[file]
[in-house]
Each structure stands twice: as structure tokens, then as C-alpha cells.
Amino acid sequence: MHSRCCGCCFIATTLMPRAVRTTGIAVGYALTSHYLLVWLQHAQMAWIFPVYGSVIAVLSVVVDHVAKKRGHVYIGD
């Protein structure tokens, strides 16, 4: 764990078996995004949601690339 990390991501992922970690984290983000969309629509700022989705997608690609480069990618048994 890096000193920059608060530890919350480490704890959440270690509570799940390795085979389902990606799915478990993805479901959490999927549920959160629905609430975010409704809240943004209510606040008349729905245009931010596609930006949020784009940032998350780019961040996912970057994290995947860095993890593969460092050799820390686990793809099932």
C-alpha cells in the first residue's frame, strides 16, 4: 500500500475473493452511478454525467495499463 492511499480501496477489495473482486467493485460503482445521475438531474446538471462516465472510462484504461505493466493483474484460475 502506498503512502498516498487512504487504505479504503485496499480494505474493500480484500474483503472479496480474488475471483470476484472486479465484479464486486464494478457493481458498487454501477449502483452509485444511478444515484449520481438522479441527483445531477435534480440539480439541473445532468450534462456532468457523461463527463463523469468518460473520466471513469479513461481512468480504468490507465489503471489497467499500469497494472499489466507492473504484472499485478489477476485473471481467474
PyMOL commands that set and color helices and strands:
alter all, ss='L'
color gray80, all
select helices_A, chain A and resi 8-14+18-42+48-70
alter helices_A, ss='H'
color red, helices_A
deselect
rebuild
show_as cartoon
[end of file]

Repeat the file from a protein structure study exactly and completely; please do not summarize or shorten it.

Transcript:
[in-house]
Each structure stands twice: as structure tokens, then as C-alpha cells.
Amino acid sequence: MHSRCCGCCFIATTLMPRAVRTTGIAVGYALTSHYLLVWLQHAQMAWIFPVYGSVIAVLSVVVDHVAKKRGHVYIGD
């Protein structure tokens, strides 16, 4: 764990078996995004949601690339 990390991501992922970690984290983000969309629509700022989705997608690609480069990618048994 890096000193920059608060530890919350480490704890959440270690509570799940390795085979389902990606799915478990993805479901959490999927549920959160629905609430975010409704809240943004209510606040008349729905245009931010596609930006949020784009940032998350780019961040996912970057994290995947860095993890593969460092050799820390686990793809099932």
C-alpha cells in the first residue's frame, strides 16, 4: 500500500475473493452511478454525467495499463 492511499480501496477489495473482486467493485460503482445521475438531474446538471462516465472510462484504461505493466493483474484460475 502506498503512502498516498487512504487504505479504503485496499480494505474493500480484500474483503472479496480474488475471483470476484472486479465484479464486486464494478457493481458498487454501477449502483452509485444511478444515484449520481438522479441527483445531477435534480440539480439541473445532468450534462456532468457523461463527463463523469468518460473520466471513469479513461481512468480504468490507465489503471489497467499500469497494472499489466507492473504484472499485478489477476485473471481467474
PyMOL commands that set and color helices and strands:
alter all, ss='L'
color gray80, all
select helices_A, chain A and resi 8-14+18-42+48-70
alter helices_A, ss='H'
color red, helices_A
deselect
rebuild
show_as cartoon